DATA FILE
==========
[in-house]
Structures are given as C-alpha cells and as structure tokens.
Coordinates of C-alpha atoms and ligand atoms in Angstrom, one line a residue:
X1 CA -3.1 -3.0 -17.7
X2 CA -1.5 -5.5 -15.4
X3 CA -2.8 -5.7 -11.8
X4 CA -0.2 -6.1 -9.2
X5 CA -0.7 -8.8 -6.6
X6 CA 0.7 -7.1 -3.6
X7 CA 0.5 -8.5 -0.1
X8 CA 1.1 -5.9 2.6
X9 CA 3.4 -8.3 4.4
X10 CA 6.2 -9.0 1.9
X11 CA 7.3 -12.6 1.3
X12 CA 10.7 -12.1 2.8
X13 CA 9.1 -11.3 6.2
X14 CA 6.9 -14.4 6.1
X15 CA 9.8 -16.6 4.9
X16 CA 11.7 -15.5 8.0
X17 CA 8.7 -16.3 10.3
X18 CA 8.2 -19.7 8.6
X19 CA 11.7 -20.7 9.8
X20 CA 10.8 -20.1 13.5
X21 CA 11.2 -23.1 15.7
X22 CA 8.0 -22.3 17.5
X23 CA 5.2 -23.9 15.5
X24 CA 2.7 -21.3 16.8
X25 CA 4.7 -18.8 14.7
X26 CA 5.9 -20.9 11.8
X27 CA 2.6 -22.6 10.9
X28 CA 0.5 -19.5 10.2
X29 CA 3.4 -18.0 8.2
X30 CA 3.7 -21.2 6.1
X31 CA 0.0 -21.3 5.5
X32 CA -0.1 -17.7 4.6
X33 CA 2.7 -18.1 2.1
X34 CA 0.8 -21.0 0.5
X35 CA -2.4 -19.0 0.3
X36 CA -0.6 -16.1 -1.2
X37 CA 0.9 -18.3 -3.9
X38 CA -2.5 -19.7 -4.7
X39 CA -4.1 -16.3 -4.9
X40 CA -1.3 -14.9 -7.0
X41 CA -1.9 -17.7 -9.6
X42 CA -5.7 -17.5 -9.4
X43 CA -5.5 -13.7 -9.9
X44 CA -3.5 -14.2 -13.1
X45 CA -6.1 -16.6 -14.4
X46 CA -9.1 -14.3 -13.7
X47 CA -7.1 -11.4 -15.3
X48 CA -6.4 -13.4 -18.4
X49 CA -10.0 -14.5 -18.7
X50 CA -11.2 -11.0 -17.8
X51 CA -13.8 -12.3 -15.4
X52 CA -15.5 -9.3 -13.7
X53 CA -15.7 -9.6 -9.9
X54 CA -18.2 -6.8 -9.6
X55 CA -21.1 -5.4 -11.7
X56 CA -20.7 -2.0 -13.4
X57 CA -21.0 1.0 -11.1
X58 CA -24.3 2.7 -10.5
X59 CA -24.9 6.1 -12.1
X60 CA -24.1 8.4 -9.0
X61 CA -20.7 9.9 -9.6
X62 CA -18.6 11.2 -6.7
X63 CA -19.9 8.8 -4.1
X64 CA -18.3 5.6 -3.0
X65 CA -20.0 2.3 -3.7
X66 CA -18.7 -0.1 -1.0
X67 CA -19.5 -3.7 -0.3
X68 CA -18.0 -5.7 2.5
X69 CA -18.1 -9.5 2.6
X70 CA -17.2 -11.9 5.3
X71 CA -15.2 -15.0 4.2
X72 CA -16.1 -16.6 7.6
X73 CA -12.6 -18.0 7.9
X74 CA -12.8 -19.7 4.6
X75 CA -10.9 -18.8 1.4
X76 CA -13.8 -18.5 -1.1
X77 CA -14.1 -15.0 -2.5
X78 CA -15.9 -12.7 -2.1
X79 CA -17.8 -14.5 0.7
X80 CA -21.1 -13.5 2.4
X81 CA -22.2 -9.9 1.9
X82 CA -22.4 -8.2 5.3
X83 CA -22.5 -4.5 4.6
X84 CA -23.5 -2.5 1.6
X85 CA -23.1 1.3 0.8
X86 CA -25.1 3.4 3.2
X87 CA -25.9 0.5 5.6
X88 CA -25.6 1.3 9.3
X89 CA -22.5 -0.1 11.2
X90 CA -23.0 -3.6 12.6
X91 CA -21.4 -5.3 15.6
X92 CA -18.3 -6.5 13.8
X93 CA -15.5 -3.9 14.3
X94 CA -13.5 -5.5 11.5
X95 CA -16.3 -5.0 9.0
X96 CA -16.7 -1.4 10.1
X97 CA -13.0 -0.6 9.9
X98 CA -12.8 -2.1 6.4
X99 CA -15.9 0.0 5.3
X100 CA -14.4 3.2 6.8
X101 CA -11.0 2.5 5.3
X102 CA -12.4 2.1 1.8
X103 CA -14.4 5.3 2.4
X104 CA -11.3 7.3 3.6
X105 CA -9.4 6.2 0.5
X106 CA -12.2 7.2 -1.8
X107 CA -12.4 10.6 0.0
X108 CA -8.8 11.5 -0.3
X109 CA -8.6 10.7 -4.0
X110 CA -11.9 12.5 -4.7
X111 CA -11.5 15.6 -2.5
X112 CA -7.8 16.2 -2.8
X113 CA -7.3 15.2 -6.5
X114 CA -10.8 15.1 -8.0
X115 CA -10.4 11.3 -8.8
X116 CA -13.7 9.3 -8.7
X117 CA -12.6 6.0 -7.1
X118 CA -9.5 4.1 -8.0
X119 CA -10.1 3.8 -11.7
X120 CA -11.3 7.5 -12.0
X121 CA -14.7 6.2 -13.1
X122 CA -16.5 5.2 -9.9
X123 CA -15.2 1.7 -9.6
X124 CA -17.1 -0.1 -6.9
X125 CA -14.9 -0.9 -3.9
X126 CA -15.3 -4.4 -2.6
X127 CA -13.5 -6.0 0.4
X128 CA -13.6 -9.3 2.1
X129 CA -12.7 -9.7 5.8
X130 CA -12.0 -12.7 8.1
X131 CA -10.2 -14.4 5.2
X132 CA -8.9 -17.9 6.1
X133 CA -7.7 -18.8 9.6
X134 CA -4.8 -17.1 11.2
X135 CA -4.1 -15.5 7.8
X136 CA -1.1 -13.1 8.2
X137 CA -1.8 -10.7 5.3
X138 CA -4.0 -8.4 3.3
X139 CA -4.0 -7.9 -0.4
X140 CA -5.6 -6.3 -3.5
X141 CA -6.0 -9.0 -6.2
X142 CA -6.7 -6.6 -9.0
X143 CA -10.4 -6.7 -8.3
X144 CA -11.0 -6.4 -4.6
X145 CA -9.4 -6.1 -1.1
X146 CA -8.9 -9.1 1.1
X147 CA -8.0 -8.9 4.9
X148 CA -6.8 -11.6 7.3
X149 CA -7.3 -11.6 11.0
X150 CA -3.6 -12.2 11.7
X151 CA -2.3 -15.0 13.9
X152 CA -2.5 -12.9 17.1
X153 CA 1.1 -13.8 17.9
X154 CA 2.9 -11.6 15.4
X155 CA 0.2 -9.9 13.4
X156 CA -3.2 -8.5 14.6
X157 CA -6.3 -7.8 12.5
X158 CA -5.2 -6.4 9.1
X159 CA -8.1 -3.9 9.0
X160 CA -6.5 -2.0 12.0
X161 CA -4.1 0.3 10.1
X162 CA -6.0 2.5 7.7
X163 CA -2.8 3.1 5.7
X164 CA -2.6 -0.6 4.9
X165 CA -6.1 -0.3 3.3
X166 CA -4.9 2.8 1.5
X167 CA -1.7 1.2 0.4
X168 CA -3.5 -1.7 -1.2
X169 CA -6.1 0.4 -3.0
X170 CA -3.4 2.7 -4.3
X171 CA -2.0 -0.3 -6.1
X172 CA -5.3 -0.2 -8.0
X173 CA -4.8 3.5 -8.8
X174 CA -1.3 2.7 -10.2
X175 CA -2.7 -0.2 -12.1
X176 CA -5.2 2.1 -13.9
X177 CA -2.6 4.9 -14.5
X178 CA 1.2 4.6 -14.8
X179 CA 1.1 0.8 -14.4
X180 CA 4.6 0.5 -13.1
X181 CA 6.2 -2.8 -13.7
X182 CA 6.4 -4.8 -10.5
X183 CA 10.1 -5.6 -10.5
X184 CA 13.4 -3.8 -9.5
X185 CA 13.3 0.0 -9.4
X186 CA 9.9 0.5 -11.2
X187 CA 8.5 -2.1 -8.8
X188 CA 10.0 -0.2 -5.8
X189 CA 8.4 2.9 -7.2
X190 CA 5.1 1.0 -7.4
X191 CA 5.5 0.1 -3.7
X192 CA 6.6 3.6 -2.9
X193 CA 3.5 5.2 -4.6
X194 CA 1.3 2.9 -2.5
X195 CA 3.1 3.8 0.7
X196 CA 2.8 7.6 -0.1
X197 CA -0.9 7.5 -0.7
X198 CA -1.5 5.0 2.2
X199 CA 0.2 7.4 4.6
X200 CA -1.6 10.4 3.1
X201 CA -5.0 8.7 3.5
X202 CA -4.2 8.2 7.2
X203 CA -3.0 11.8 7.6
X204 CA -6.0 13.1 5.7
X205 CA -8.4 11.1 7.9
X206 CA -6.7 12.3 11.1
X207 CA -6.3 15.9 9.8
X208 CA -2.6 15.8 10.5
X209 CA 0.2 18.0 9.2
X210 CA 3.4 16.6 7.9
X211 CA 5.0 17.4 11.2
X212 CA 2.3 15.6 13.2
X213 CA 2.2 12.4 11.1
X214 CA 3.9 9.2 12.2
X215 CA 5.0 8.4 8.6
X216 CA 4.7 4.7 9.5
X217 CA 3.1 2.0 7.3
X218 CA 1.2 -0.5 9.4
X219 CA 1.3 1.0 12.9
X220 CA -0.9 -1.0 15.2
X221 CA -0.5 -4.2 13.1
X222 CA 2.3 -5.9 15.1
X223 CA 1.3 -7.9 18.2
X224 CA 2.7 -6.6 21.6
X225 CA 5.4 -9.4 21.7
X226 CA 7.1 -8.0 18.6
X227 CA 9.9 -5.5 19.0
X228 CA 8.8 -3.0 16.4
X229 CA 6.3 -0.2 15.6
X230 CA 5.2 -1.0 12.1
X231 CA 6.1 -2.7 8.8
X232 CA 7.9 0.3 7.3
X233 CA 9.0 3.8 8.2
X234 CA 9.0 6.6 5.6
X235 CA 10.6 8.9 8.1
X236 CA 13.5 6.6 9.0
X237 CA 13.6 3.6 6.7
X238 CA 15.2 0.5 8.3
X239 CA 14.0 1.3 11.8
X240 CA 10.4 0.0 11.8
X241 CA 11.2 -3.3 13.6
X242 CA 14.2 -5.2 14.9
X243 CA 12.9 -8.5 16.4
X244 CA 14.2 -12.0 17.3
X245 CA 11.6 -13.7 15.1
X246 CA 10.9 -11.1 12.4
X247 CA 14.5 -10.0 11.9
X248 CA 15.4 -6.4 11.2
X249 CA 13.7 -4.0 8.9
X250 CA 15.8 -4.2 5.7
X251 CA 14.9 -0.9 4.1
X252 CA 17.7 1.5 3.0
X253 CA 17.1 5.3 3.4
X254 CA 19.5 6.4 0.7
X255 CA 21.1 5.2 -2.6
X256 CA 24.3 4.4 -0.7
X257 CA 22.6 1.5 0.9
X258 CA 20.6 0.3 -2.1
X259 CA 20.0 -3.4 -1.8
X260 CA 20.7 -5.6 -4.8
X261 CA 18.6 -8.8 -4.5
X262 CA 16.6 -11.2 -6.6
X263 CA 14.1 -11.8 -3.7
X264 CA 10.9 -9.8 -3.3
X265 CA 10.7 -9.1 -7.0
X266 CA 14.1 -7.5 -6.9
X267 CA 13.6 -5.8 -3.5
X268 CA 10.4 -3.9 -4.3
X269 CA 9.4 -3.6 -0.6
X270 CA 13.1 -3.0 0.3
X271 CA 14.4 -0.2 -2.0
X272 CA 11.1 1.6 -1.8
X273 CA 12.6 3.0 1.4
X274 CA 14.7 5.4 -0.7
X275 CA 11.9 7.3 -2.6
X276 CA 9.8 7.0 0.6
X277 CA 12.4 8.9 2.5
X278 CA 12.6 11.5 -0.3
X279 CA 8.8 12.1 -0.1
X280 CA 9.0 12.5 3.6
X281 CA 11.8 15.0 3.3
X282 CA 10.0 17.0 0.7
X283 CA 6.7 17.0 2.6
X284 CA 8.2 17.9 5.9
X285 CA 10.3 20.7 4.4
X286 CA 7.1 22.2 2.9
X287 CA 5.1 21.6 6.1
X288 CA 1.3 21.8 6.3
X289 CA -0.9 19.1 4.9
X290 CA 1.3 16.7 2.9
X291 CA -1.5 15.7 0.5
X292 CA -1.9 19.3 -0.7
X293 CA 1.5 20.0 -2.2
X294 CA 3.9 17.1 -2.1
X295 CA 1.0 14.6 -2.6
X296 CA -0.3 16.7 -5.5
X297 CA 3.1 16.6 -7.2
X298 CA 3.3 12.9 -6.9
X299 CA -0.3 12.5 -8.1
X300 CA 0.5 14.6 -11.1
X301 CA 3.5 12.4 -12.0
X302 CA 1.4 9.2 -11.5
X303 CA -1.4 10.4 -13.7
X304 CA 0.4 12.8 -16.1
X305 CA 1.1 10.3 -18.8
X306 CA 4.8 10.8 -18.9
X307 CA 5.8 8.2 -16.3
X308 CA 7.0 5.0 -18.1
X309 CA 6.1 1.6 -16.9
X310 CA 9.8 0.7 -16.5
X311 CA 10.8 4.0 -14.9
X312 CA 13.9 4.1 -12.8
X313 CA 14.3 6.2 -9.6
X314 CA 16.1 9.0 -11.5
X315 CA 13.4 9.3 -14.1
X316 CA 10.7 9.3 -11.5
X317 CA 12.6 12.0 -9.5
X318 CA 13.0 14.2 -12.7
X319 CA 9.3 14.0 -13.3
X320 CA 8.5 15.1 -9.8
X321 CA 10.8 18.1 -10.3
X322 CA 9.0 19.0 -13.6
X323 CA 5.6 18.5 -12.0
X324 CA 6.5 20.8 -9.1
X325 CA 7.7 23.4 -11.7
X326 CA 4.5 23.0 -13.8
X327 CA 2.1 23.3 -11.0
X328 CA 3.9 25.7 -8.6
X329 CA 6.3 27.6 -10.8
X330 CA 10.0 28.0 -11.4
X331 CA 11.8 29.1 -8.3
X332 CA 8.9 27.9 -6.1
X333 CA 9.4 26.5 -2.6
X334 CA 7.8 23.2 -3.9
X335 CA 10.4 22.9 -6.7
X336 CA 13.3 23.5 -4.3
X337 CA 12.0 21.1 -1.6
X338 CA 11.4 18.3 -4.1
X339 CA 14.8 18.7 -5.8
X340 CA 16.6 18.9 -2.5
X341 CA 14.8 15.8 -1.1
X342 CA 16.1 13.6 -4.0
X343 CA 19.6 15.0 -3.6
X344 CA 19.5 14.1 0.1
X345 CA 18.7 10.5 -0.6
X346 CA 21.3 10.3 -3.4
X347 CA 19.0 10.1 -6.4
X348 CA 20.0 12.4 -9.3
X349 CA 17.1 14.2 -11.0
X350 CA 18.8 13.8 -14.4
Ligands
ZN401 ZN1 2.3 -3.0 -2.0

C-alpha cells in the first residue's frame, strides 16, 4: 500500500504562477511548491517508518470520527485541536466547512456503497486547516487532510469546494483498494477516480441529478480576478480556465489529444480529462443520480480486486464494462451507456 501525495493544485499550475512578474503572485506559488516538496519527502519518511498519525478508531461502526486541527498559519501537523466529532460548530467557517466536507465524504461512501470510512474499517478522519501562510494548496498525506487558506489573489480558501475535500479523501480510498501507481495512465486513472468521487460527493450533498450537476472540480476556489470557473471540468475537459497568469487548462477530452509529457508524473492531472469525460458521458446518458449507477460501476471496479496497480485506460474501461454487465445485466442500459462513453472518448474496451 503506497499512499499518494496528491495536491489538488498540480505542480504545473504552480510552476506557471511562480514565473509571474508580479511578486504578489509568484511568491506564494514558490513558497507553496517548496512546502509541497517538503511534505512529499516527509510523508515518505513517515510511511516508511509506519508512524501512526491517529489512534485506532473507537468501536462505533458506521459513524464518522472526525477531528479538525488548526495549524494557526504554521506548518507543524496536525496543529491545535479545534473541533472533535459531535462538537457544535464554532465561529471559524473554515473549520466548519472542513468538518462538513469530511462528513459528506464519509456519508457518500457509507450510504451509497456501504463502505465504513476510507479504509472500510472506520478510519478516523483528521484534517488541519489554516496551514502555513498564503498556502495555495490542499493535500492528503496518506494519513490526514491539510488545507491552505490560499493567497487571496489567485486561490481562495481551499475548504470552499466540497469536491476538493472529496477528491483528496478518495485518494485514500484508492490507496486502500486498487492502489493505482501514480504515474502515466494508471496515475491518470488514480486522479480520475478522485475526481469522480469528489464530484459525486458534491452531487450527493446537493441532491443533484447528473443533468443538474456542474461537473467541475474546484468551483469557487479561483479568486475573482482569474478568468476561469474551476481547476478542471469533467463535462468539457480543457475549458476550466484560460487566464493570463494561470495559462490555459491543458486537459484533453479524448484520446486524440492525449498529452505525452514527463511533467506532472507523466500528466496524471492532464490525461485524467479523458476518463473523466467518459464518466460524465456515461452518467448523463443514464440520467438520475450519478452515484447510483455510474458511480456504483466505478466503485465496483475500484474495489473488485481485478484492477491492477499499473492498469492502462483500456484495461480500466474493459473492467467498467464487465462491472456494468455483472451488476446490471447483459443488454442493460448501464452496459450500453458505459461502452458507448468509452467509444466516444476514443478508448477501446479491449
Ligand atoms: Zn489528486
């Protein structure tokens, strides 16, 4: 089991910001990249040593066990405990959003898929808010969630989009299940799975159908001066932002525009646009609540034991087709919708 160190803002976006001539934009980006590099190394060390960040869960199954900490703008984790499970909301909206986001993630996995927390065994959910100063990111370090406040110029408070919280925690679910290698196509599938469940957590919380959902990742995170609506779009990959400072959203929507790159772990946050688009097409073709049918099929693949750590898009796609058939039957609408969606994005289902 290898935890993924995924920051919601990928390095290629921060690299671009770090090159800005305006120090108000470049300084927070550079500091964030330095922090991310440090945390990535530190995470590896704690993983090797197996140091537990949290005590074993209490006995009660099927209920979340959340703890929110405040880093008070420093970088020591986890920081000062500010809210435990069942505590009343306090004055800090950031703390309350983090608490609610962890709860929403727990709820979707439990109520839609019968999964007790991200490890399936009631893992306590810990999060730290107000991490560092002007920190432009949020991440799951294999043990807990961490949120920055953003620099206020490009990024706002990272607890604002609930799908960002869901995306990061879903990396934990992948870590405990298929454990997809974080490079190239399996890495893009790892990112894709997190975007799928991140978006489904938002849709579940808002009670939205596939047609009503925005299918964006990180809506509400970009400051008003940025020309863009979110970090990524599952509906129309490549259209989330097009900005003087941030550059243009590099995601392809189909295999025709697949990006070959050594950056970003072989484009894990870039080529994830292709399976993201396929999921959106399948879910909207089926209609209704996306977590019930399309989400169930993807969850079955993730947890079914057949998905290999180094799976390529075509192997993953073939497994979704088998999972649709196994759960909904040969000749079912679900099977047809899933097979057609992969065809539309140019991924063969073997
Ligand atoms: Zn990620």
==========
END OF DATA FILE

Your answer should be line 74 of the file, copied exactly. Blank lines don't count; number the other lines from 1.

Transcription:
X71 CA -15.2 -15.0 4.2